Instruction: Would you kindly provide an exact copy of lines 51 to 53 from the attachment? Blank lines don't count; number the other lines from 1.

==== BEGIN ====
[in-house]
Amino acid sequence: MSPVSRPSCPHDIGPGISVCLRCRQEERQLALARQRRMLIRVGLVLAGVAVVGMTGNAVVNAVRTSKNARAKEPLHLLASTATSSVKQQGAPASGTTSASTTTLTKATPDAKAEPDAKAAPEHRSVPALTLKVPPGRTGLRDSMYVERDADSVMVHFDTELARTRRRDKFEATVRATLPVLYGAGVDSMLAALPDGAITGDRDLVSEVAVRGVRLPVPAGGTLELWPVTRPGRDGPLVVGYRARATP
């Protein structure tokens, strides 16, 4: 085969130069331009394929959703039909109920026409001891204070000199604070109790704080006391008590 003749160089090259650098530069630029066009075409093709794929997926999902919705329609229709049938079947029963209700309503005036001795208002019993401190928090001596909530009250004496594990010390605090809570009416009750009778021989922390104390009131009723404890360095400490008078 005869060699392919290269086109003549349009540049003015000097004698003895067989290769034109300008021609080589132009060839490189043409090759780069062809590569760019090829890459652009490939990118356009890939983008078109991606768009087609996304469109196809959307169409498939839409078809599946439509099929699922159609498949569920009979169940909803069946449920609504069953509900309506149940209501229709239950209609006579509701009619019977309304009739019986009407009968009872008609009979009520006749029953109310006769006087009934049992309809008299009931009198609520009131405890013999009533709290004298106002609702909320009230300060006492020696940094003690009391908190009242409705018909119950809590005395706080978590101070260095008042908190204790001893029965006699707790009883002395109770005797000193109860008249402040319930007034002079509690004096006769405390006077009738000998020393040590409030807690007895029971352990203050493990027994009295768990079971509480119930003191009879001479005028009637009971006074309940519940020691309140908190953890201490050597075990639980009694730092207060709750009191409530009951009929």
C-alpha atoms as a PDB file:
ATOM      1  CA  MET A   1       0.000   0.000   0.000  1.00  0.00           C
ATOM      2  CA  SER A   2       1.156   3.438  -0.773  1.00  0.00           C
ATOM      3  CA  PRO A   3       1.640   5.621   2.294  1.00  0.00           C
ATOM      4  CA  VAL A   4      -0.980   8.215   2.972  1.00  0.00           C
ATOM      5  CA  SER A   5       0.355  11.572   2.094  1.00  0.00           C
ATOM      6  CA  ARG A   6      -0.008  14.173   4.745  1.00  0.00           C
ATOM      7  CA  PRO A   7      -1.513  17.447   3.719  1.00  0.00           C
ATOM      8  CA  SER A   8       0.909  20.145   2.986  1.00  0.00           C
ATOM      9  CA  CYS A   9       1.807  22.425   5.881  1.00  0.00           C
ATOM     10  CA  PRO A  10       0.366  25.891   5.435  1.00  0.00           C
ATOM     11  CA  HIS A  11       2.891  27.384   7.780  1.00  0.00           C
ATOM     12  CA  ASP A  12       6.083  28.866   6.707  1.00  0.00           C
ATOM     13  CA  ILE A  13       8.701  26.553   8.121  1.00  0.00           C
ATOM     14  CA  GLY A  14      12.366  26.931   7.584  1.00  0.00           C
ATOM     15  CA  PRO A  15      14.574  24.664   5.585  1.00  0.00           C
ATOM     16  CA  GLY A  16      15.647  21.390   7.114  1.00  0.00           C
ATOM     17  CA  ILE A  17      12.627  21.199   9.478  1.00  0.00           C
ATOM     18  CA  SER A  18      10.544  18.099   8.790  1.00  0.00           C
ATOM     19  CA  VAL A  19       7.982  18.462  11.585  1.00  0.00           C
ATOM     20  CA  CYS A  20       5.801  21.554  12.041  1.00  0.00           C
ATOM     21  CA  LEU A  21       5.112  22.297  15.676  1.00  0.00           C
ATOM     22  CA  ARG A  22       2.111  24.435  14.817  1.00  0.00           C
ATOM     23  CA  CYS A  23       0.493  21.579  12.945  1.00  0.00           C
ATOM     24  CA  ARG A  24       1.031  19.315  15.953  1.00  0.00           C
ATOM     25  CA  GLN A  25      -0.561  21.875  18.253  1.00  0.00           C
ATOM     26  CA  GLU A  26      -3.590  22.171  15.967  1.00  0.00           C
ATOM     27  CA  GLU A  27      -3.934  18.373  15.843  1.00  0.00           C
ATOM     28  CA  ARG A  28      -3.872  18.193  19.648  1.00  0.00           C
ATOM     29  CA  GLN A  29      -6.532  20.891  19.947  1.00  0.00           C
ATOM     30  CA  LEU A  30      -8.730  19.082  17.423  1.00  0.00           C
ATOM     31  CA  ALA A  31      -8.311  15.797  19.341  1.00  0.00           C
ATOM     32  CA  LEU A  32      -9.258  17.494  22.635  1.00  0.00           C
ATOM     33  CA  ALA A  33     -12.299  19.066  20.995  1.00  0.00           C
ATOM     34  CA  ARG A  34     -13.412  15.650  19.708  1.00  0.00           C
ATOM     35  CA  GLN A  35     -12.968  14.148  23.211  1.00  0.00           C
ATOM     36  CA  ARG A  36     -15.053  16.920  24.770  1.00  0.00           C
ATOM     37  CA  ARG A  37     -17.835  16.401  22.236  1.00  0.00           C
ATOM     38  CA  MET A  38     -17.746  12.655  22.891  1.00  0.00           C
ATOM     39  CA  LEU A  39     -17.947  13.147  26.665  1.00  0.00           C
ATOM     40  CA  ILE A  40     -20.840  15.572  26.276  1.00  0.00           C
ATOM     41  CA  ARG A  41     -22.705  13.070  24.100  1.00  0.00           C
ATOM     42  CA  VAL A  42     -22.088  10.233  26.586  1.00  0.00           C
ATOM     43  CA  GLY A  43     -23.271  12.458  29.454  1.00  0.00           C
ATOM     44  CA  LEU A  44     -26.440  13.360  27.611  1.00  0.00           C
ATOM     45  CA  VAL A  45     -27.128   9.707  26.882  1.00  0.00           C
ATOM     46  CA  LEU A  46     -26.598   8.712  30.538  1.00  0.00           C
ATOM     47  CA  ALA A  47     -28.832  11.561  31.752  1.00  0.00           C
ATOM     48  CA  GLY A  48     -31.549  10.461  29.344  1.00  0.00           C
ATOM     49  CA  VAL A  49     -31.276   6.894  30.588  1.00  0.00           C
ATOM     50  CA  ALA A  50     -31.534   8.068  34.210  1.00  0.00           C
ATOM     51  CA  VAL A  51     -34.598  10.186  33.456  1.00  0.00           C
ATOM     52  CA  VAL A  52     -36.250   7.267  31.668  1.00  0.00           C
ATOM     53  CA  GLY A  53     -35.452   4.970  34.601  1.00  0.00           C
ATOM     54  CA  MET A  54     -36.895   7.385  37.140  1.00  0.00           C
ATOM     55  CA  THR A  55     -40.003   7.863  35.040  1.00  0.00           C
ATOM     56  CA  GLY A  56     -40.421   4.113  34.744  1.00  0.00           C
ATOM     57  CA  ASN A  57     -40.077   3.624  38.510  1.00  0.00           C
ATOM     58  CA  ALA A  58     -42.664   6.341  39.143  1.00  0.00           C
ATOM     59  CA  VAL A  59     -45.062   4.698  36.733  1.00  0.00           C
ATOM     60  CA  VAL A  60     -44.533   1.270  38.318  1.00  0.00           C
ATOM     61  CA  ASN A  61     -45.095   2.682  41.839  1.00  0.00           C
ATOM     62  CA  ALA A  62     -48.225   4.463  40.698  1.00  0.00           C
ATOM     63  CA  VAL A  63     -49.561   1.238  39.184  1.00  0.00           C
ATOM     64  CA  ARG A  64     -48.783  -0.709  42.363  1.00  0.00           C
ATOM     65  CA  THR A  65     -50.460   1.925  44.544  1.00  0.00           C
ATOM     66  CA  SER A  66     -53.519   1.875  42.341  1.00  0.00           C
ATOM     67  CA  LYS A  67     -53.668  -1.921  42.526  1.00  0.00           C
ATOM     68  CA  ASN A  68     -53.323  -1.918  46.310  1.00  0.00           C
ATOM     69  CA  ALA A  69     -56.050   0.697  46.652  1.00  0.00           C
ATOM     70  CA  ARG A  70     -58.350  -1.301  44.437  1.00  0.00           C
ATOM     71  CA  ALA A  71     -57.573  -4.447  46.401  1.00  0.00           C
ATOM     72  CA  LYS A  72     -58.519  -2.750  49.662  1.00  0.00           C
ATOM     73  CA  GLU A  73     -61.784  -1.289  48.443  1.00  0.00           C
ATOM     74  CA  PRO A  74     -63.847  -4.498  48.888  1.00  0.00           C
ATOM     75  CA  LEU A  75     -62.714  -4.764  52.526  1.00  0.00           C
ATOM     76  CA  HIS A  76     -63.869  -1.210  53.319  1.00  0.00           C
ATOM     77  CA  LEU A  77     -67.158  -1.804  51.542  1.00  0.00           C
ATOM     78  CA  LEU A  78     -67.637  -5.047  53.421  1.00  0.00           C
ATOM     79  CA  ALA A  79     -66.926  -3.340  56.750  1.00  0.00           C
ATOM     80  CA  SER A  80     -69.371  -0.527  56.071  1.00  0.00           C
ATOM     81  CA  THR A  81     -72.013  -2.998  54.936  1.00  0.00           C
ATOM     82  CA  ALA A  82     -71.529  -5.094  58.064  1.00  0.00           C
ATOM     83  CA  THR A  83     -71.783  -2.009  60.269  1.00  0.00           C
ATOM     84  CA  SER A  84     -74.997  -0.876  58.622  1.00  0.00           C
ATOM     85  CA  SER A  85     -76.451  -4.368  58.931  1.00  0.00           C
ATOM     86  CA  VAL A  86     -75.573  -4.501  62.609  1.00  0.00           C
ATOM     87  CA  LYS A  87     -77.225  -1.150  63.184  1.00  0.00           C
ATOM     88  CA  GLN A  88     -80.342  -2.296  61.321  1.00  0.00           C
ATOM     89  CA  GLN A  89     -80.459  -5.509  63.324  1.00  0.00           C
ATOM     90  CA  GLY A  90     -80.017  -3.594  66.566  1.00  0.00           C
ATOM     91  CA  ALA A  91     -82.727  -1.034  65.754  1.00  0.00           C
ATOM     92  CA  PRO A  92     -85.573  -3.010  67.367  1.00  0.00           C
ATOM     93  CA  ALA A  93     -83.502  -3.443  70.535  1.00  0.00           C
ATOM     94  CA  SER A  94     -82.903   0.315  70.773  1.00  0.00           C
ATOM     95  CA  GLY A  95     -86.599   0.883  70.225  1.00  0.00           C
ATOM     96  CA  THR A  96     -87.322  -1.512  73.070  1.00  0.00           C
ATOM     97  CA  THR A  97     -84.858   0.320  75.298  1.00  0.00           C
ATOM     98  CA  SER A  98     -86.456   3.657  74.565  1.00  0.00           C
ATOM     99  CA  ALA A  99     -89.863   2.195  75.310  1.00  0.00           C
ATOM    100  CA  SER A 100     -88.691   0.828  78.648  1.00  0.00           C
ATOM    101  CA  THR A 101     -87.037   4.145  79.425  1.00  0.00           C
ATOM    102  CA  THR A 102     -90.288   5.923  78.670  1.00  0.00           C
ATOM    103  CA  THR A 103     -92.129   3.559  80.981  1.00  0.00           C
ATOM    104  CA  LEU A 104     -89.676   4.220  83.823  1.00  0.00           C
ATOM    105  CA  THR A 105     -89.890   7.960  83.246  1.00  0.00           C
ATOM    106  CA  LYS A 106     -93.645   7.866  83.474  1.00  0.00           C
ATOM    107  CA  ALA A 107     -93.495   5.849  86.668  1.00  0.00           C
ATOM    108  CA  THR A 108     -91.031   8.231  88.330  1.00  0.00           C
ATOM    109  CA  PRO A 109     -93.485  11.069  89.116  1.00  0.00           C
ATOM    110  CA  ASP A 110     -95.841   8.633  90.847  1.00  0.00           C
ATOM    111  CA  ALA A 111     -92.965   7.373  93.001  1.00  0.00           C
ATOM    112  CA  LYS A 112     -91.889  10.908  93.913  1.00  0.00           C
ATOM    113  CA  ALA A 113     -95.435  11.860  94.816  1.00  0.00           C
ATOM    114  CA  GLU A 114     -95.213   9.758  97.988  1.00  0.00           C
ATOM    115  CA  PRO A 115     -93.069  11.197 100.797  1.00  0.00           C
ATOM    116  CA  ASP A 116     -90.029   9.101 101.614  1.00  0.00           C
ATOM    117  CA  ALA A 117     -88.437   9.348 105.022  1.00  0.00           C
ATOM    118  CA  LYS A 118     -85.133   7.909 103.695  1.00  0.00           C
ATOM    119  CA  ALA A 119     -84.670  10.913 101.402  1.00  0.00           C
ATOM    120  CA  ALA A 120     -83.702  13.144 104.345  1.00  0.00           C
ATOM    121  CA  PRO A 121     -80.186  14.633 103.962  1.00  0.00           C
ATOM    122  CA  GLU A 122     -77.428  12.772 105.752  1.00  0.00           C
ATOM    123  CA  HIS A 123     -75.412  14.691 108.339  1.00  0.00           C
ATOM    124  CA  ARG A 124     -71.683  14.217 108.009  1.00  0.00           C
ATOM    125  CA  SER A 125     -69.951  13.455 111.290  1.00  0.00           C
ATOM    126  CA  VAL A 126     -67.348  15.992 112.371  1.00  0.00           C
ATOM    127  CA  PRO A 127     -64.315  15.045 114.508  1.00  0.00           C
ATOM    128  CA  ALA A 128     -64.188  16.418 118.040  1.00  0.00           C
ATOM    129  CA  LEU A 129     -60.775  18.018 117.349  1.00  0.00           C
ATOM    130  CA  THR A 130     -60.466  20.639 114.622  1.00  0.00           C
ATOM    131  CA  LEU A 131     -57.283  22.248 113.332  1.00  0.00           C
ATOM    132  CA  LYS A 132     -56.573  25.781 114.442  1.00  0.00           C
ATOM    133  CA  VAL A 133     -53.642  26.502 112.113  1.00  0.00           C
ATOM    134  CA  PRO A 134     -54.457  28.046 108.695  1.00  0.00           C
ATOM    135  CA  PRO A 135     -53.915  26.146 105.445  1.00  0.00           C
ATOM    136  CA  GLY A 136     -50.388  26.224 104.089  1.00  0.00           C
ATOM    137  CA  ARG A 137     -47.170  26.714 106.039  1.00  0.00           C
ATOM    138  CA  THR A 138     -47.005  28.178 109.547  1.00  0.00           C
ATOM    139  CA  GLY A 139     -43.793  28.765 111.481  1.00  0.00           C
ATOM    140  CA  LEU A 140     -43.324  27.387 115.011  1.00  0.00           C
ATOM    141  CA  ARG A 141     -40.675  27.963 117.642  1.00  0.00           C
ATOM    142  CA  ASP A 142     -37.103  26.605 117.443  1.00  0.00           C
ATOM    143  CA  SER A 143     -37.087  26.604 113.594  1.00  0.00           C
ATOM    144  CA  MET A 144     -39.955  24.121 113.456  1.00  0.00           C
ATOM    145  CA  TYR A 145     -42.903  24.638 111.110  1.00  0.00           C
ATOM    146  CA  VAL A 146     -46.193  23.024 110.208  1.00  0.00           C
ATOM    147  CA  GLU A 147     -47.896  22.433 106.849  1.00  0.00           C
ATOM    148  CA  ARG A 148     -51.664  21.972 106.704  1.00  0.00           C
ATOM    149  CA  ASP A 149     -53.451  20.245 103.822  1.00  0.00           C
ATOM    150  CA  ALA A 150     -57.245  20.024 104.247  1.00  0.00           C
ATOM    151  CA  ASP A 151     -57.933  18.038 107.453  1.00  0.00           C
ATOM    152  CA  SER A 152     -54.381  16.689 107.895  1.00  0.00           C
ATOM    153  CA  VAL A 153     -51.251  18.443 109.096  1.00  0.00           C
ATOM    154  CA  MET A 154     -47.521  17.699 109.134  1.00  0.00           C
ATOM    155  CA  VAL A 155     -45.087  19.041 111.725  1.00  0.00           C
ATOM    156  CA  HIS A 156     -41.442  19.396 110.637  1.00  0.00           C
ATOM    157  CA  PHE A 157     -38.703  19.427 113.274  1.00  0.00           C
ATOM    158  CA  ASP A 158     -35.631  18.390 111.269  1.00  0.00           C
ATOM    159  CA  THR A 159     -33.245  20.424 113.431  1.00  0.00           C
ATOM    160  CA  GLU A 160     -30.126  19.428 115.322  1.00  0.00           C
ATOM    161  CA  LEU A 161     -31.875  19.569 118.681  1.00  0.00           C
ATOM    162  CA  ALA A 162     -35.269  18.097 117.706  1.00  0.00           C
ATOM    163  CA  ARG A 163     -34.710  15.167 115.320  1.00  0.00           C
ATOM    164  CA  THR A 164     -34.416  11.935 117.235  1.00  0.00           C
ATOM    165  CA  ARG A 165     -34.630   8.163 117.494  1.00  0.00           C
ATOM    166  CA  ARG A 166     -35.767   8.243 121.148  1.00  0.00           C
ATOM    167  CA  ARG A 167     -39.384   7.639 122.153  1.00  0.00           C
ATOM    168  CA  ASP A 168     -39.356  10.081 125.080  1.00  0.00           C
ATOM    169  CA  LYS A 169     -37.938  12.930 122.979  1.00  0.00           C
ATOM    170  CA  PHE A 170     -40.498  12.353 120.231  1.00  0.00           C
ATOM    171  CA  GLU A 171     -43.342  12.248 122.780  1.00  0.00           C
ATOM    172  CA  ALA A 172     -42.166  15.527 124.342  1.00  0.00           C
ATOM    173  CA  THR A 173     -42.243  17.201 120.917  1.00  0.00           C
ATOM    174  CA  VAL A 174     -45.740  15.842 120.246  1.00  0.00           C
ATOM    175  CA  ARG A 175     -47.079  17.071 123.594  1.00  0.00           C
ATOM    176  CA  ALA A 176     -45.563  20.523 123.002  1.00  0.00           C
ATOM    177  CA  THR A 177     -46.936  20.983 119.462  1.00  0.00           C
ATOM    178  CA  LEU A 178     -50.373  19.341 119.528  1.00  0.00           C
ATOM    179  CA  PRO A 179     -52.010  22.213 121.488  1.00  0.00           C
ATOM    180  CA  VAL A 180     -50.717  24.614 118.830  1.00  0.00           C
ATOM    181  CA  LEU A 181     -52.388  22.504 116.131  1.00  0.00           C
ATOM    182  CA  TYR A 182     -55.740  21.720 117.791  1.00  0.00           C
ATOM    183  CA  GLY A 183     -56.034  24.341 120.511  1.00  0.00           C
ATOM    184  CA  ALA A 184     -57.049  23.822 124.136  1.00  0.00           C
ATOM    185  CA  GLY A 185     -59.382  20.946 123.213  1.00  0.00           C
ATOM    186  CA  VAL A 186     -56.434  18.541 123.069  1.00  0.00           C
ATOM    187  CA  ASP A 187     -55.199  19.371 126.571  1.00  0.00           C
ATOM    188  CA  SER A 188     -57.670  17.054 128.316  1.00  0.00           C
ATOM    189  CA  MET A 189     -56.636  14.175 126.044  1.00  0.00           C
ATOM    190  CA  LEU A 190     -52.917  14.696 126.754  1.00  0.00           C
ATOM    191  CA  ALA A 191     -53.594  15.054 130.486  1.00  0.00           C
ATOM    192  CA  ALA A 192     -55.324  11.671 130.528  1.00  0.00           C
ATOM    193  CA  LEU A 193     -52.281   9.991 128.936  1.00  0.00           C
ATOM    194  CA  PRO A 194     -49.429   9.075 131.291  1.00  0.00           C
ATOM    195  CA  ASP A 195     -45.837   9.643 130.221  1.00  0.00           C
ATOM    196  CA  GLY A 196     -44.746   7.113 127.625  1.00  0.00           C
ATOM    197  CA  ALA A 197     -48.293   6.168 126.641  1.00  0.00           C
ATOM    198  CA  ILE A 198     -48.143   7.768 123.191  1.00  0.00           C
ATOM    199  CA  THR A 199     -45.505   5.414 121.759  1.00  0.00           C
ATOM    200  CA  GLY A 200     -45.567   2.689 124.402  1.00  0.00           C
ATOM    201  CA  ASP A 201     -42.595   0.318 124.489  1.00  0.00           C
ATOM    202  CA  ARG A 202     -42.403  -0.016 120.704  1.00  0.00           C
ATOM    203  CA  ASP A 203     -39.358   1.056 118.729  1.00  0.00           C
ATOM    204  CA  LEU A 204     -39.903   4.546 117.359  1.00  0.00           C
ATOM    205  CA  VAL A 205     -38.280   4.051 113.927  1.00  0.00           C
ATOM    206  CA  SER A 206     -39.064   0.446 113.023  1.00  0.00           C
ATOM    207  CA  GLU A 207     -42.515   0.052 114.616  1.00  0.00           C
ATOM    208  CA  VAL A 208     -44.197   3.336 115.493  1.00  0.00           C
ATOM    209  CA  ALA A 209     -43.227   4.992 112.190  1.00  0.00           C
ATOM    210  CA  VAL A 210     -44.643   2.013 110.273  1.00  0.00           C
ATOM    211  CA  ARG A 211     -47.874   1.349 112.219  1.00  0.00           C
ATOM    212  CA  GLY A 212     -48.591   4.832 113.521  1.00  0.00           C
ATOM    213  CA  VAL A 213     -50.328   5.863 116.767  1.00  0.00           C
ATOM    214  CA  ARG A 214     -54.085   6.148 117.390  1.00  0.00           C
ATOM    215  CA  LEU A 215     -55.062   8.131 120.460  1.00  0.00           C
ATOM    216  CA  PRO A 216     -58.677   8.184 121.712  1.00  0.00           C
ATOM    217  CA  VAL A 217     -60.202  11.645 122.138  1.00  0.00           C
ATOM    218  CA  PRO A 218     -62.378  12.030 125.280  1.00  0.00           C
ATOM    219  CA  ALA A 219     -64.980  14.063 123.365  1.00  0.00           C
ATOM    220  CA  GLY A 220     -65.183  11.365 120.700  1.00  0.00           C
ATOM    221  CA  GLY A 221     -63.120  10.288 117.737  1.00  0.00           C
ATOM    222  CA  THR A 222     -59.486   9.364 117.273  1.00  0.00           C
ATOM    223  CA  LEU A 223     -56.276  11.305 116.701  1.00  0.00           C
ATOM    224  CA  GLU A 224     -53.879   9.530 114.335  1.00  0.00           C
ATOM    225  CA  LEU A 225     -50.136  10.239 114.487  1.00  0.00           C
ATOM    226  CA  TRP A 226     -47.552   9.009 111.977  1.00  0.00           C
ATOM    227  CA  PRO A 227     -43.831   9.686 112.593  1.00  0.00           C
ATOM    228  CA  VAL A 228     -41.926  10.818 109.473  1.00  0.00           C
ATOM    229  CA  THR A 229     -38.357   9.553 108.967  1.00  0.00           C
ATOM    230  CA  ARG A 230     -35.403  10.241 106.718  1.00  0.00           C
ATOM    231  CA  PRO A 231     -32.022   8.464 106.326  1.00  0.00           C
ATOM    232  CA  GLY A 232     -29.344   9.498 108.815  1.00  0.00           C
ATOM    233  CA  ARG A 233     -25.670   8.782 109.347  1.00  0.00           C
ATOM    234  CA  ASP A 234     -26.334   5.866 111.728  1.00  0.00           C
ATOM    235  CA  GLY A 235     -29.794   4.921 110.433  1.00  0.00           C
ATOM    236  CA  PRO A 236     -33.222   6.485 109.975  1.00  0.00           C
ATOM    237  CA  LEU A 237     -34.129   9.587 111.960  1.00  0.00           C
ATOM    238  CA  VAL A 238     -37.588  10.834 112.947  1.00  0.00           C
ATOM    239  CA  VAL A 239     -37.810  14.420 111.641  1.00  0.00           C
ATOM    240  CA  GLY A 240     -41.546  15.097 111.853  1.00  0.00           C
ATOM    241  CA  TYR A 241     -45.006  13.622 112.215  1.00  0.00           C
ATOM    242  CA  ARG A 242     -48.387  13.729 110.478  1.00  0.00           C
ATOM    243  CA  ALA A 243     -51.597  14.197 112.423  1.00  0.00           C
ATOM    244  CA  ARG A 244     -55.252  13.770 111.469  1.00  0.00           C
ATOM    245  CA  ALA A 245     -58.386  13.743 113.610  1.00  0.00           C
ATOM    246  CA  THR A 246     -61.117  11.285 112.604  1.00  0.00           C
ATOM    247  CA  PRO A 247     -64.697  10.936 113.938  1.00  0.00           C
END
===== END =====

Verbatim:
ATOM     47  CA  ALA A  47     -28.832  11.561  31.752  1.00  0.00           C
ATOM     48  CA  GLY A  48     -31.549  10.461  29.344  1.00  0.00           C
ATOM     49  CA  VAL A  49     -31.276   6.894  30.588  1.00  0.00           C